Section Summary

Several RCTs from Asia have evaluated the efficacy of CIK cells in different cancer types. These studies have generally reported some benefits in recurrence rates and/or DFS. One RCT in patients with hepatocellular carcinoma and 1 retrospective study in patients with NSCLC reported improved OS. This body of evidence is limited by the context of the studies (non-U.S.), small sample sizes, heterogeneous treatment groups, and other methodological weaknesses. This evidence is insufficient to determine
whether use of CIK cells in any specific cancer type leads to net health benefits.

Lymphokine-Activated Killer Cells

Hepatocellular Carcinoma

Takayama et al (2000) conducted a study that randomized 150 patients who had undergone curative resection for hepatocellular carcinoma to receive either adjuvant adoptive immunotherapy or no additional treatment.(18) Immunotherapy comprised 5 injections over 24 weeks of autologous T cells, harvested from the peripheral blood and cultured for 2 weeks with IL-2. The immunotherapy group had significantly longer recurrence-free survival and disease-specific survival, but OS, the final health outcome, did not differ significantly between the 2 groups.

Renal Cell Carcinoma

A 1993 randomized trial of lymphokine-activated killer (LAK) cell therapy in patients with metastatic renal cell cancer or melanoma unresponsive to standard therapy failed to show that LAK cells provided any health benefit beyond that associated with IL-2 alone.(19) A 2007 post hoc analysis of this study found survival benefit in stage 3 melanoma patients with 1 tumor-invaded lymph node; however, this study has not been reproduced.

Chang et al (2003) conducted a phase 2 study in patients with stage 4 renal cell carcinoma who received irradiated autologous tumor cells admixed with Calmette-Guérin bacillus.(20) Seven days later, vaccineprimed lymph nodes were harvested, and lymphoid cells secondarily activated and then infused back into the patient. Of 39 patients who participated in the study, 4 had a complete response and 5 had a partial response.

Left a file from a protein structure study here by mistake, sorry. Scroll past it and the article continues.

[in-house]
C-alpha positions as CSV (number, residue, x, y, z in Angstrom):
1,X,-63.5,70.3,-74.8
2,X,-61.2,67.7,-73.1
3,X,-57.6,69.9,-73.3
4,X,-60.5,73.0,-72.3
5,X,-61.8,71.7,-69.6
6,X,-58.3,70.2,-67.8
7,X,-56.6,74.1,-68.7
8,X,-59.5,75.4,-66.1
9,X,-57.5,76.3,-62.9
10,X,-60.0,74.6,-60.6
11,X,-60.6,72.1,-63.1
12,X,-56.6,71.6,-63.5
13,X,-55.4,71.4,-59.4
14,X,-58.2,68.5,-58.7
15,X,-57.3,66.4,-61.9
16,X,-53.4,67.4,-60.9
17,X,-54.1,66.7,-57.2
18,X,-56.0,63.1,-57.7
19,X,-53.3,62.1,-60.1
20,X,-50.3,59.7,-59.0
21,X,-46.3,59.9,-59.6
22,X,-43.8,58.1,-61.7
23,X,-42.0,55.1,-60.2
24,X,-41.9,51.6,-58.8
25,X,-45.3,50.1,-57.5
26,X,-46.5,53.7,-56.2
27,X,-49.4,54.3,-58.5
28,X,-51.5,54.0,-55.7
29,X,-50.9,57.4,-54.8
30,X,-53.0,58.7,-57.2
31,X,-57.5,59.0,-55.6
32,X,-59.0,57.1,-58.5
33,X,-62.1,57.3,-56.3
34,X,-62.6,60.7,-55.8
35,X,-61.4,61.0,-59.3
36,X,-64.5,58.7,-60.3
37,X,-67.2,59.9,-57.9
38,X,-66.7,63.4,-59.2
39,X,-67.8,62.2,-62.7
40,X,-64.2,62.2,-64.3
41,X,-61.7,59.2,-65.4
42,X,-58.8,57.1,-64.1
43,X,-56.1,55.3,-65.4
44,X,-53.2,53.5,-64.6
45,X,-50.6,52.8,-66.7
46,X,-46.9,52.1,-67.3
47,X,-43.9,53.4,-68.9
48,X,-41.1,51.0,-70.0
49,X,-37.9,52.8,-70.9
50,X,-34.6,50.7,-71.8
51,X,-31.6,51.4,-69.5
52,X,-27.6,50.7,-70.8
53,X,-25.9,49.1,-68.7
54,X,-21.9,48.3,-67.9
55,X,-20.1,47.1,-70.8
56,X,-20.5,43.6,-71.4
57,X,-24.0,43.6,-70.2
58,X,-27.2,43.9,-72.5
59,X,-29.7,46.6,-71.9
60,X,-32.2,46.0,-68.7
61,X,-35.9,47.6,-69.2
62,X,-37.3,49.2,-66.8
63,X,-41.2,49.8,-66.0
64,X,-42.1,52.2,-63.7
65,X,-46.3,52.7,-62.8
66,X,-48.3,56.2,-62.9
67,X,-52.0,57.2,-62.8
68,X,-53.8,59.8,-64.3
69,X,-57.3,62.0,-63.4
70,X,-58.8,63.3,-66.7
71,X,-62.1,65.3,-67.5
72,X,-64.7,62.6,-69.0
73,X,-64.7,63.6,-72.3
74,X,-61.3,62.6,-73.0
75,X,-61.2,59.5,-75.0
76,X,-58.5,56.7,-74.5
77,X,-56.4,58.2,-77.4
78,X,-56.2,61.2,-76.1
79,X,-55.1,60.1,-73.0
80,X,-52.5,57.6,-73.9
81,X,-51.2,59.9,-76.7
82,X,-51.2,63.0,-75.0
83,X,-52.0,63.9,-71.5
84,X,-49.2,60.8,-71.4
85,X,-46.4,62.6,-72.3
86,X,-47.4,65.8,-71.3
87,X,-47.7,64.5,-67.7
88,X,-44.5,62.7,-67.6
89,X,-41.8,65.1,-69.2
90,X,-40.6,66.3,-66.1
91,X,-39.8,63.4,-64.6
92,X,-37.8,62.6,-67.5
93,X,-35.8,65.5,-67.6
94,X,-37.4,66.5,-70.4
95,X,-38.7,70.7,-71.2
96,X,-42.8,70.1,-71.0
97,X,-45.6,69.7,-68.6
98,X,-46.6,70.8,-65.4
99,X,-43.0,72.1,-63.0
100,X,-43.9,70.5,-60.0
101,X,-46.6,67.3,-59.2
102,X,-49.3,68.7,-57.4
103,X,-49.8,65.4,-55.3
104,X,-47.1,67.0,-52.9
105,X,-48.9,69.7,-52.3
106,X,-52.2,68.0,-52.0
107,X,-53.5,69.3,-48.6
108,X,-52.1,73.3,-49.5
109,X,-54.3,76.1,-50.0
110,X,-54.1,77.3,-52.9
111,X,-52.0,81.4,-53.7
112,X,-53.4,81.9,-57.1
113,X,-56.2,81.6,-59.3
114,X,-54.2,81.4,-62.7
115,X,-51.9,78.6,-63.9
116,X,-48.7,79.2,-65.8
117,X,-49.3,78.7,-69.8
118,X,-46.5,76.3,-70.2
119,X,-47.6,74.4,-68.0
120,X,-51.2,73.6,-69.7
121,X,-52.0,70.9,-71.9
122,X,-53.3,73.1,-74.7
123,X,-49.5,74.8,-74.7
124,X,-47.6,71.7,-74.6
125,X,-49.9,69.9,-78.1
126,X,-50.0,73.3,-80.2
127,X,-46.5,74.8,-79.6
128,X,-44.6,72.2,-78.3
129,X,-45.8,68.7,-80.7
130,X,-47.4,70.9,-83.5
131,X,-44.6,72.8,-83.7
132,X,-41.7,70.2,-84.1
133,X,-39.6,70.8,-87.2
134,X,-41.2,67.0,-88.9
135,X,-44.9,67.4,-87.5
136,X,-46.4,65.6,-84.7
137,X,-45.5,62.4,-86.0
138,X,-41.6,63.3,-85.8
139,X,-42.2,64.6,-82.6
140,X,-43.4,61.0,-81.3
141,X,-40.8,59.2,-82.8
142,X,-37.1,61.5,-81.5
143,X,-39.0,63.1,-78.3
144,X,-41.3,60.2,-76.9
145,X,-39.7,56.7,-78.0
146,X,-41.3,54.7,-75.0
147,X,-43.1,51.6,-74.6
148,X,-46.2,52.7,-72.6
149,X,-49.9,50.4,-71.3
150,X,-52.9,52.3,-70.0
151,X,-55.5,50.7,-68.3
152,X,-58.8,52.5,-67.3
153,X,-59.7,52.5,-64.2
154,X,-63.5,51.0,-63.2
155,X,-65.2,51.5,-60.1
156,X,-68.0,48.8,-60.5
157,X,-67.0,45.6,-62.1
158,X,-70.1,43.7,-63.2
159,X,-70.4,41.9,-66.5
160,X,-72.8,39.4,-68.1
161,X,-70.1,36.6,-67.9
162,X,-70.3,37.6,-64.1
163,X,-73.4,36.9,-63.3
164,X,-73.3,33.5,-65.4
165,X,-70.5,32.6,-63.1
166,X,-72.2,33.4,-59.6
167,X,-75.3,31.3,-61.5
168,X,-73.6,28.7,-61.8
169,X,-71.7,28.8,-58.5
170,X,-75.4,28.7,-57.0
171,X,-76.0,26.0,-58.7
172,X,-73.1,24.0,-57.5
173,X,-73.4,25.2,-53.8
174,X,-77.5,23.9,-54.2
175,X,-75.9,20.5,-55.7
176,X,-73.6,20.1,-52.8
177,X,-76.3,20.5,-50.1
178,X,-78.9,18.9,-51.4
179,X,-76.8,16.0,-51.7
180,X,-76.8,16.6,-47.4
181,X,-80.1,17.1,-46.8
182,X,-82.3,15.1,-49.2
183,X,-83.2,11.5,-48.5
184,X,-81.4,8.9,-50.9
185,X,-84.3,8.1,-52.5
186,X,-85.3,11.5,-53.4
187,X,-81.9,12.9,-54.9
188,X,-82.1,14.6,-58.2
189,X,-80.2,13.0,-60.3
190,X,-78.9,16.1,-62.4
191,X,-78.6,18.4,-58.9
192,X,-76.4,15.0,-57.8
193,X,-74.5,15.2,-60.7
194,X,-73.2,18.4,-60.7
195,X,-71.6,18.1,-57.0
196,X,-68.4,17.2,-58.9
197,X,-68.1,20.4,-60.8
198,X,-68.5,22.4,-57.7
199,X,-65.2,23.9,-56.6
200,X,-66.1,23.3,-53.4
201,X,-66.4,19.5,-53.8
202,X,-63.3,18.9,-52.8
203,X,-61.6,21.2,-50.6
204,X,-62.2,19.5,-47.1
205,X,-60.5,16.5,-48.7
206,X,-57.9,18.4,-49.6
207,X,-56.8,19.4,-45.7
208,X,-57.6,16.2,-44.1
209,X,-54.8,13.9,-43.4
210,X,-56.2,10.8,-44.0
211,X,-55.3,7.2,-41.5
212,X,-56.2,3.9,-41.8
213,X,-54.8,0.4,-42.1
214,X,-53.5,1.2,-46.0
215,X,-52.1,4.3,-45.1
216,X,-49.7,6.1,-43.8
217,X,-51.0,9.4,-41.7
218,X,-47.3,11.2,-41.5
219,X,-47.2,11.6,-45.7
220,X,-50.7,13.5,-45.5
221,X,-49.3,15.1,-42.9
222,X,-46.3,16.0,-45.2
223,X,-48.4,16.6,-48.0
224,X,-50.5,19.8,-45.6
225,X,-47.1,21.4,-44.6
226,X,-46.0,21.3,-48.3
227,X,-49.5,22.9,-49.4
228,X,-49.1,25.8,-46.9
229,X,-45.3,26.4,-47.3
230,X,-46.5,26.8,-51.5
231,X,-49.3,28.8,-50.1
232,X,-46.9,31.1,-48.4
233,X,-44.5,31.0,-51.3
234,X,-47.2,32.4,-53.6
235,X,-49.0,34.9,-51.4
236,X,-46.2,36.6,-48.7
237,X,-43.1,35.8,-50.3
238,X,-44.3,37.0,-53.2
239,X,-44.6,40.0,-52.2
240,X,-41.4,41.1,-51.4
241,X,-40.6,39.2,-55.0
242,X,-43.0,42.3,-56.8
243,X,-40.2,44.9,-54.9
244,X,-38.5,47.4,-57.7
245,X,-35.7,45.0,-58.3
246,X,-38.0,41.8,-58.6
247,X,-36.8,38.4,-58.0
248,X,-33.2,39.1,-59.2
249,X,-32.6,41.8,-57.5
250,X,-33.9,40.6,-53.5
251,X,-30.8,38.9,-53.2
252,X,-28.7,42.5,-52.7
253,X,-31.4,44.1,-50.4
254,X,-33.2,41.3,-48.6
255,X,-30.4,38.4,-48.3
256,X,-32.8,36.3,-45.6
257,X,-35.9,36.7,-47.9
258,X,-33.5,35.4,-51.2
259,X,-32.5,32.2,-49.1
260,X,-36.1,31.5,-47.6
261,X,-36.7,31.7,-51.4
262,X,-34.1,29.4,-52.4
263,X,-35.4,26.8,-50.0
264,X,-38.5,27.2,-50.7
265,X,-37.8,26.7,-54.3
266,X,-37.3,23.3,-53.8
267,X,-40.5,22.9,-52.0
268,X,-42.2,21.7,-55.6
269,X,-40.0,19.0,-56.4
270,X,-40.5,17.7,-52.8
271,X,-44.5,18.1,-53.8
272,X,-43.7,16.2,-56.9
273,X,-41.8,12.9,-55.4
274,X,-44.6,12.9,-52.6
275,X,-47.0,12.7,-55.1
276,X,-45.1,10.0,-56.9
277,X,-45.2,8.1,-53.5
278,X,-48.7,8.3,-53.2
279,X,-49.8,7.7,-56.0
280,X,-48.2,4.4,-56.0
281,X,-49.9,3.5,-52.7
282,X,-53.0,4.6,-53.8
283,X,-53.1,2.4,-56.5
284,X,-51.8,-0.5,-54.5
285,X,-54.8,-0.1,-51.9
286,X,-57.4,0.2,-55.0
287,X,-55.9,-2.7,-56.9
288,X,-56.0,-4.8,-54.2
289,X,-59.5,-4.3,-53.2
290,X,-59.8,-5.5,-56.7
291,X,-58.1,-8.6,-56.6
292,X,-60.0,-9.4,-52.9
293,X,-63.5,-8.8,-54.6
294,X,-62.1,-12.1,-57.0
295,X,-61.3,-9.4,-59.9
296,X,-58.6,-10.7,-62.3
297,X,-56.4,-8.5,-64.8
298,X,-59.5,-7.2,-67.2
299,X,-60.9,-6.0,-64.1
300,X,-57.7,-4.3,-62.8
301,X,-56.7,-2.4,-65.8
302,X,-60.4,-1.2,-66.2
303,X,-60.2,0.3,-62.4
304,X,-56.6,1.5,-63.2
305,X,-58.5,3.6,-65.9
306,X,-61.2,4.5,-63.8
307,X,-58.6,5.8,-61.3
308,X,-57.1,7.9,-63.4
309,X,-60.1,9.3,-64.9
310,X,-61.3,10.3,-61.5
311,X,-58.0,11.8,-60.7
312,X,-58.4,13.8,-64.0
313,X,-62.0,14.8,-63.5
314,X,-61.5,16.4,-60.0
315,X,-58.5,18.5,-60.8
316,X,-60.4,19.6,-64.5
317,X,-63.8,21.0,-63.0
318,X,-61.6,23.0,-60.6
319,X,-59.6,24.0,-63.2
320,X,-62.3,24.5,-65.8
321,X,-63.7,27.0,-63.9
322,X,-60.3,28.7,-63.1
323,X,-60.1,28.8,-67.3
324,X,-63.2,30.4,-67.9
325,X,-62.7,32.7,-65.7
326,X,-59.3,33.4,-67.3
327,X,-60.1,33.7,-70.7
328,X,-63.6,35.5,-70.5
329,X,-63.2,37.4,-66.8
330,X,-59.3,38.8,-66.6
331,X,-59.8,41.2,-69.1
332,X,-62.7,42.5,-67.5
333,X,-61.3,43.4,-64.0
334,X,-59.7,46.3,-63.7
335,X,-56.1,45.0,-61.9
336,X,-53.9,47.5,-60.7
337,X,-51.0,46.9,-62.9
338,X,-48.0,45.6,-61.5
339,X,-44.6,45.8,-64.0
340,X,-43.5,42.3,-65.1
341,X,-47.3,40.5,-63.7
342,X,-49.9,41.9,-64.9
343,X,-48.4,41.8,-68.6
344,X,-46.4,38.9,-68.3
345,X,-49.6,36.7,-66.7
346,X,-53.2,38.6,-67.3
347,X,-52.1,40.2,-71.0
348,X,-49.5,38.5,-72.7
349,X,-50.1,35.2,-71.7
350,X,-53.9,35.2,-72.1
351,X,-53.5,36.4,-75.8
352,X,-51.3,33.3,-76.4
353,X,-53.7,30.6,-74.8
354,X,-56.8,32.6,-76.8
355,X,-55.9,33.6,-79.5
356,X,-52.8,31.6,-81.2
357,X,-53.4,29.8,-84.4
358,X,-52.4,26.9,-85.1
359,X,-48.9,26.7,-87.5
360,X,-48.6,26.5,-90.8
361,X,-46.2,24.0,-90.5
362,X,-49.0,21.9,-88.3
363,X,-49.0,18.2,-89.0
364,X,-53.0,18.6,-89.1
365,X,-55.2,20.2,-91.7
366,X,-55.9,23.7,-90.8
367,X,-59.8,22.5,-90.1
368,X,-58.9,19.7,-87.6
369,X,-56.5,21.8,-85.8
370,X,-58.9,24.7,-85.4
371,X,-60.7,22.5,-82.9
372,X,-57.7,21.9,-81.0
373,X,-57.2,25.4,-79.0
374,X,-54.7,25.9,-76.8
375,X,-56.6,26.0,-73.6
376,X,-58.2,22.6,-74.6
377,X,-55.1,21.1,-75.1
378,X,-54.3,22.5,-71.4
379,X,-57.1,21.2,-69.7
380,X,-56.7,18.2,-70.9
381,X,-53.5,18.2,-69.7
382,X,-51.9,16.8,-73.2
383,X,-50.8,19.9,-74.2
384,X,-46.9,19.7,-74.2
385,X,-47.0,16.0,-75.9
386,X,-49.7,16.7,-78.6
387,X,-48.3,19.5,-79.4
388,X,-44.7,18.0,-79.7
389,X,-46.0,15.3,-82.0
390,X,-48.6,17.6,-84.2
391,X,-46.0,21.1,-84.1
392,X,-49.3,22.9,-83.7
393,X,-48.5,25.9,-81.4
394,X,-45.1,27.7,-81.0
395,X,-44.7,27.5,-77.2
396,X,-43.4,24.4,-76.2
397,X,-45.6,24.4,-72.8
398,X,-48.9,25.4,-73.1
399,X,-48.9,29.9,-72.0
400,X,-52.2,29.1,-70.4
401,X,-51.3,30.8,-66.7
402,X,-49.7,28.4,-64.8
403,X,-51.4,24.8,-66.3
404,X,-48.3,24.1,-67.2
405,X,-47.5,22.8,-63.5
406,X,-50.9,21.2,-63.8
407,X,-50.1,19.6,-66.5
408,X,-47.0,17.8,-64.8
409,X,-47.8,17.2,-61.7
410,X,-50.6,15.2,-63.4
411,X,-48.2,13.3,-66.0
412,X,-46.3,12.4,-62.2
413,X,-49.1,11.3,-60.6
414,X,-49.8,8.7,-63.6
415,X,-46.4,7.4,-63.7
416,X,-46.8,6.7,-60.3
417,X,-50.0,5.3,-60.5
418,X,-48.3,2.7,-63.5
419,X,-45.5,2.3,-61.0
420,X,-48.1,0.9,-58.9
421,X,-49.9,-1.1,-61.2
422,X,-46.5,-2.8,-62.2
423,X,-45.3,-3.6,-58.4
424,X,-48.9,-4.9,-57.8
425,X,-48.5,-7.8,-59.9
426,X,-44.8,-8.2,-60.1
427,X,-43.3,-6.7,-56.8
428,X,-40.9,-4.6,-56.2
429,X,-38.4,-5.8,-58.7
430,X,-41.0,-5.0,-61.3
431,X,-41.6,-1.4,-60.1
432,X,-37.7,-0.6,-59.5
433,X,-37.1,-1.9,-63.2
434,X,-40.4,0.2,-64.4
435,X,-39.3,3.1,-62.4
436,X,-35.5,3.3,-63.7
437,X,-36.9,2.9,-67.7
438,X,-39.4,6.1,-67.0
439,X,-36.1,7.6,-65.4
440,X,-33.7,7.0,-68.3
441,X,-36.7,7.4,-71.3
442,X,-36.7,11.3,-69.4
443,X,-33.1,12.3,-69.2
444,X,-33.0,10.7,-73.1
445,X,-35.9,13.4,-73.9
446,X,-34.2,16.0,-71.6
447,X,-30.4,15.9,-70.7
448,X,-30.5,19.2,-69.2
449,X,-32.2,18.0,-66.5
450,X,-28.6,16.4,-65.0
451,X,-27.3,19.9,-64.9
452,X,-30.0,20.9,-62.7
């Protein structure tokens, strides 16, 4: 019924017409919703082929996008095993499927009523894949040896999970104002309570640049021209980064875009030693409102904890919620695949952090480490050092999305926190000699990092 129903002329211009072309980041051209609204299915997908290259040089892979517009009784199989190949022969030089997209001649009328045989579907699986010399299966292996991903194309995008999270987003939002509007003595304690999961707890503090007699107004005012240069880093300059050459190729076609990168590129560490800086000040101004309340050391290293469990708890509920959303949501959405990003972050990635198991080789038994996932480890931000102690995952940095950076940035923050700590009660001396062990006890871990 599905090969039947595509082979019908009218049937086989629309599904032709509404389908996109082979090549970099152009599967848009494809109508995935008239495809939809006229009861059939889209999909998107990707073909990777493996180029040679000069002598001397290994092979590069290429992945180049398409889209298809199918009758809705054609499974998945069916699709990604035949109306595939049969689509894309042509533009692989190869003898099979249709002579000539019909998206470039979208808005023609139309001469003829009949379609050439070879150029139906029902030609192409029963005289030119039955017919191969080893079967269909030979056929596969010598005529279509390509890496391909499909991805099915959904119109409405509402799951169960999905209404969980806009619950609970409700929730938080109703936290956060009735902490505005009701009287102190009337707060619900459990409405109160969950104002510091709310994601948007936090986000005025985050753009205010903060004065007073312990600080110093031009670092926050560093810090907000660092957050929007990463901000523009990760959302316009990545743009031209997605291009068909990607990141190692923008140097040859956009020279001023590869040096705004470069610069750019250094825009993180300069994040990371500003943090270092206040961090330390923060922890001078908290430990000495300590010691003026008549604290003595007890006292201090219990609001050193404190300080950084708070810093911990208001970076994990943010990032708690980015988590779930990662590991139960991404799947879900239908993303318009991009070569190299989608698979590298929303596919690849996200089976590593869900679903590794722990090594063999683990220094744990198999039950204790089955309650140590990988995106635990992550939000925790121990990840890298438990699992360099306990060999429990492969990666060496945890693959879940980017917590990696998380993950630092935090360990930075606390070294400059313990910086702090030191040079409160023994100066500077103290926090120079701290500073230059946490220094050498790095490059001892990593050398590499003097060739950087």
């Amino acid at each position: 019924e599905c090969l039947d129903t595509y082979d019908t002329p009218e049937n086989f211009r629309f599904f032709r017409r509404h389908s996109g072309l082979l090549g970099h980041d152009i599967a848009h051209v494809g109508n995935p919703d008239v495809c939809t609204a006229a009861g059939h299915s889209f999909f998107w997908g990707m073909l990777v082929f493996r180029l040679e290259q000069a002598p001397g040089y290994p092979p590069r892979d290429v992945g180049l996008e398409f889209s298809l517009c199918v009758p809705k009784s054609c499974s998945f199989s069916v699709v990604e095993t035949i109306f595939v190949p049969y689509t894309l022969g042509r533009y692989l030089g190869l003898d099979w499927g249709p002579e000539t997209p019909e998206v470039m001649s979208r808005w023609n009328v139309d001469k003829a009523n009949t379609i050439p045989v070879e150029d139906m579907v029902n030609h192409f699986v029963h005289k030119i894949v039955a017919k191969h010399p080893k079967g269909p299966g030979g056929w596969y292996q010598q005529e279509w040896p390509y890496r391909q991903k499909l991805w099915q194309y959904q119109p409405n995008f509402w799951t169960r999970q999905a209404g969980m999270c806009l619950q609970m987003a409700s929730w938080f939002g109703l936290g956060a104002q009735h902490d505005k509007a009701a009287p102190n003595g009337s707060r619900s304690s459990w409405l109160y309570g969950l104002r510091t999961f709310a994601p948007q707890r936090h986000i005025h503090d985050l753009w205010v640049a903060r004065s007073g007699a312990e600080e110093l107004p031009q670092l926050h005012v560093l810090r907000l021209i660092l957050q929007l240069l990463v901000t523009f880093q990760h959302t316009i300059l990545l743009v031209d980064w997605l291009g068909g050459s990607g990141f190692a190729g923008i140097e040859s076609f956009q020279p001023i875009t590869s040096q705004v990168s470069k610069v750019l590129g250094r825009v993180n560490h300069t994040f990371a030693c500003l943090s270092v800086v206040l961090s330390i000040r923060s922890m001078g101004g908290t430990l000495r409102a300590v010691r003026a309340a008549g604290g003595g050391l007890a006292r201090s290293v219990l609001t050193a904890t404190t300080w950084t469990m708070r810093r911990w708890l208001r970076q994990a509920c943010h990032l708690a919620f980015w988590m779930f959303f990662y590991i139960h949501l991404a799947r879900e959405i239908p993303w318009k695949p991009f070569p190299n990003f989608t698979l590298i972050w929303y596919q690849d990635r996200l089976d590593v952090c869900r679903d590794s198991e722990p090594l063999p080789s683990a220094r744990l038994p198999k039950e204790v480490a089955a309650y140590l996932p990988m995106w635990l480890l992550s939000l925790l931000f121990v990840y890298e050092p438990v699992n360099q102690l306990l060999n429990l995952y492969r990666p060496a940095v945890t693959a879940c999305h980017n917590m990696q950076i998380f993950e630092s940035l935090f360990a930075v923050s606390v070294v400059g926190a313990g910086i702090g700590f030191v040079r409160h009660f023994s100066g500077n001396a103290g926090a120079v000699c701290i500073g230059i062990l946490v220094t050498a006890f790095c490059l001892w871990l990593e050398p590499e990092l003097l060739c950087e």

Khammari et al (2009) studied tumor-specific T cells derived from peripheral blood in a phase 2 study.(21) Lymphocytes were harvested from 14 melanoma patients with regional or distant metastases. Cells were propagated with Melan-A/MART-1, the antigen most commonly expressed by melanoma tumors, and then reinfused with IL-2 and IFN-α. Six patients (43%) experienced an objective response: 2 patients with regional metastases had complete responses, 1 lasting 20 months and the other lasting more than 60 months; 4 patients with regional metastases had partial responses; and 1 patient with distant metastases had a partial response. Significant toxicities of treatment included asthenia, flu-like syndrome, and lymphopenia, which were attributed mainly to treatment with IL-2 and IFN-α.

Pancreatic Cancer

Kobari et al (2000) described the use of intraportal injections of LAK cells after tumor resection in 12 patients with advanced pancreatic cancer and compared their outcomes with a group of 17 patients who did not receive LAK cells postresection.(22) OS between the 2 groups did not differ.

Other Cancers

LAK cells also have been investigated as a treatment for malignant glioma and bladder cancer, but no controlled trials have been published.(23-25)

Section Summary